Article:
Friday, June 24, 2005

The thankless jobs

We had a guest lecture one of these days, and the IIT-IIM branded chief guest ended his lecture with a very poignant note: "There seems to be no connection between college grades and corporate success but integrity and trust are things that'd take you far in the corporate world, and you achieve that when you refuse to accept an unfair favor when you know for sure that there wouldn't be negative repercussions". Kind of like refusing to accept a bribe when you know there would be no implications. That note really caught a lot of attention. I'm starting with this note coz what I'm trying to say is close to this.

Many of "us" are suckers for publicity and fame. I would've said 'most of us', but I don’t want to pass judgments from void, and additionally, that really doesn’t matter. I myself am a terrible example. I *try* to be honest, but most of my activities are directed towards self development or self-gratification. I really haven’t done much in terms of public service, but I do have esoteric experiences – like I’ve taken few classes for blind children etc, apart from the forced public service I was made to do in school. The reason I couldn’t pursue any of those with vigor was because I didn’t and still don’t have a passion towards public service, and I couldn’t relate to them. This is exactly what makes me very guilty whenever I see someone working for the benefit of others. They kind of get a God-like reverence from me because I simply could not do such service. One such person whose posts have profoundly inspired, and made me feel guilty all the same, is Vikrum. As far as I remember, he was brought up in Brazil, but he’s learning more about India by traveling and doing public service. I don’t know much about him as a person, but he somehow manages to awe me.

Coming to the original point, many of the well-off and relatively better positioned friends of mine are very similar to me. Having had a good, subsidized education, we aspire for a job in some Multinational company, and all other material comforts peppered with. Although we have a lot of chances to get into NGOs or even journalism, which I would call a public service too, most of us aren’t planning to take it, simply because those opportunities don’t provide the softer comforts. I personally don’t have the passion into that kind of work, and although I admire those, I couldn’t convince myself to take up those - probably because those are thankless for the most part; probably because I have a tunnel vision; or probably because I’m a sucker for money and fame. Nevertheless, I do sincerely hope that I get the inspiration to get into a work that gives me some opportunity for service, may be later in life - could be NGO (but I doubt it), the education or the Government sector. But then, it all depends on the outcome of the mid-life crisis :) ... and I hope to take the road less traveled by.

12 Comments:

At Friday, June 24, 2005 7:47:00 PM, Blogger Jam said...

Hey Govar,

At least you are thinking about the less privileged lot of the society. Am not too sure that many of us can say even that with any sort of honesty.

The point is that all of us should make an attempt, if not anything, at least contribute monetarily to organisations like CRY and the like, which truly are in the process of making many lives better.

Cheers.........Jam

 
At Friday, June 24, 2005 8:34:00 PM, Blogger Govar said...

Contributions yes, I've did, but they are not sustainable. I really didn't feel like doing a service when I just donated money... but taking classes were a different thing. But yes, something is better than nothing.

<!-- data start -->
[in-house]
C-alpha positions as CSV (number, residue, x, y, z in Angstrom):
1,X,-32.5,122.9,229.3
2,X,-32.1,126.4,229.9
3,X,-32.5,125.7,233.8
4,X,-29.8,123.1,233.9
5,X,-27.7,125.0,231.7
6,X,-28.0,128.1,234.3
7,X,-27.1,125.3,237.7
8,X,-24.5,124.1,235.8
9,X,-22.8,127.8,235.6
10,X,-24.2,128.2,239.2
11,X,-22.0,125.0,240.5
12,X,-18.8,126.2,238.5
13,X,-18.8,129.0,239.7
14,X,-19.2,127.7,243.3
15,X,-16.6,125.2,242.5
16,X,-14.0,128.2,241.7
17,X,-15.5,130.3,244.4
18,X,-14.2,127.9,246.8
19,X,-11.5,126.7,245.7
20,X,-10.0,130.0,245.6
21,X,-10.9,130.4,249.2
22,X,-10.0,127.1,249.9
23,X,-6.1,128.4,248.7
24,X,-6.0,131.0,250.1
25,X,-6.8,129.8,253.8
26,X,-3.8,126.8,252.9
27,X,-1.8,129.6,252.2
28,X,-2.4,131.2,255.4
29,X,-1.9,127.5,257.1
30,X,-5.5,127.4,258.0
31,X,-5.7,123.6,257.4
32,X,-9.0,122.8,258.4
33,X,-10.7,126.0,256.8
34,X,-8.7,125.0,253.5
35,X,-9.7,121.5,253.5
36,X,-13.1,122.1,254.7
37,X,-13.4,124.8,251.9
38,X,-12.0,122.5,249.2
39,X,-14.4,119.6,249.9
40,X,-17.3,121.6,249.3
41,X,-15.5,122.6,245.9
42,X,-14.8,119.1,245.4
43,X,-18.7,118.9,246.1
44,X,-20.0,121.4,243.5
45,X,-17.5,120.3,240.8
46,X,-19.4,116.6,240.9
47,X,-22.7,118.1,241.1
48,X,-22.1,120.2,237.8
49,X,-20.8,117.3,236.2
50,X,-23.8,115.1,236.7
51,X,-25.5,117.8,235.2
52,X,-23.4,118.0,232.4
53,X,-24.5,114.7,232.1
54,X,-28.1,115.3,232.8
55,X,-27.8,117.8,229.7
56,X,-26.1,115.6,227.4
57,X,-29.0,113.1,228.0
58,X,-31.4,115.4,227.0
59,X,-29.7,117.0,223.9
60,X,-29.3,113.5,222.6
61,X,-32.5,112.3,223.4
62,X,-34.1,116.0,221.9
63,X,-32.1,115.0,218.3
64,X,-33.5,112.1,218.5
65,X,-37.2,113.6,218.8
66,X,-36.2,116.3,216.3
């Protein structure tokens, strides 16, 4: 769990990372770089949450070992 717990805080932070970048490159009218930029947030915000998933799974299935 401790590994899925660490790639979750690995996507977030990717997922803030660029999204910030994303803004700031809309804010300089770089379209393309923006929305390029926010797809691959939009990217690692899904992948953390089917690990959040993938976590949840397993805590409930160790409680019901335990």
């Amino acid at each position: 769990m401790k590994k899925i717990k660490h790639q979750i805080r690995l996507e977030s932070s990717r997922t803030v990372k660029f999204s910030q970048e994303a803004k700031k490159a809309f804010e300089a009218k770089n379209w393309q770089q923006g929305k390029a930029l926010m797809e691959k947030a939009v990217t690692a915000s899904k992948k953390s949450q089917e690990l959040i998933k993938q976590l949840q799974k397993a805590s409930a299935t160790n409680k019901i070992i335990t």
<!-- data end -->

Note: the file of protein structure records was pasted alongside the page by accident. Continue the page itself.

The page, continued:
At Saturday, June 25, 2005 8:04:00 AM, Blogger vignesh said...

yep ... we all r suckers .... or if u want to substitute an f there.... neways...your blogs are good.

cheers

 
At Saturday, June 25, 2005 10:25:00 AM, Blogger Govar said...

Hey Vignesh, thankks for dropping in.

 
At Saturday, June 25, 2005 2:38:00 PM, Blogger rajagopalan said...

I believe that good thoughts nurture good actions. So you have taken the first step. So keep it going on... It will translate to something fruitful...

 
At Saturday, June 25, 2005 3:43:00 PM, Blogger Govar said...

Hmm. Hopefully!

 
At Saturday, June 25, 2005 6:26:00 PM, Blogger Rahul said...

Thought provoking post Govar.

Its a pity that we all get tangled in the vicious cycle of fame and fortune and never see the bigger picture.

 
At Saturday, June 25, 2005 7:57:00 PM, Blogger Govar said...

@Rahul: Thanks.
The question lies in 'what really is the bigger picture' as well. And I guess we have a different idea different points in time.

 
At Monday, June 27, 2005 12:01:00 AM, Blogger Twin-Gemini said...

I like the candidness and honesty in your post. This is my take on it: You dont have to work fulltime for an NGO or for the under-privileged, as long as you take a little bit of time away from your regular life to help them out with all your sincerity, thats all that matters. No one can force these feelings onto themselves; for some people it comes naturally, for others a lit bit of exploration and a lot of thinking helps (I belong to the latter).

 
At Monday, June 27, 2005 12:28:00 AM, Blogger Govar said...

@Gemini: Hmm. A different line of thought... guess I have to spend more time.

 
At Monday, June 27, 2005 12:16:00 PM, Blogger Jammy said...

The problem lies in the fact that success is defined by the socitey as being financially well-placed and being famous (which are mostly inter-related). Everyone wants to be successful, and let me specify - successful in the eyes of the society. That makes us do things to become richer. Helping the public does not fall in place with these plans to become successful.
May be you can do something in your spare time. When u do, do remember to call me :)

 
At Monday, June 27, 2005 12:43:00 PM, Blogger Govar said...

@Ram: I sure will. :)

 

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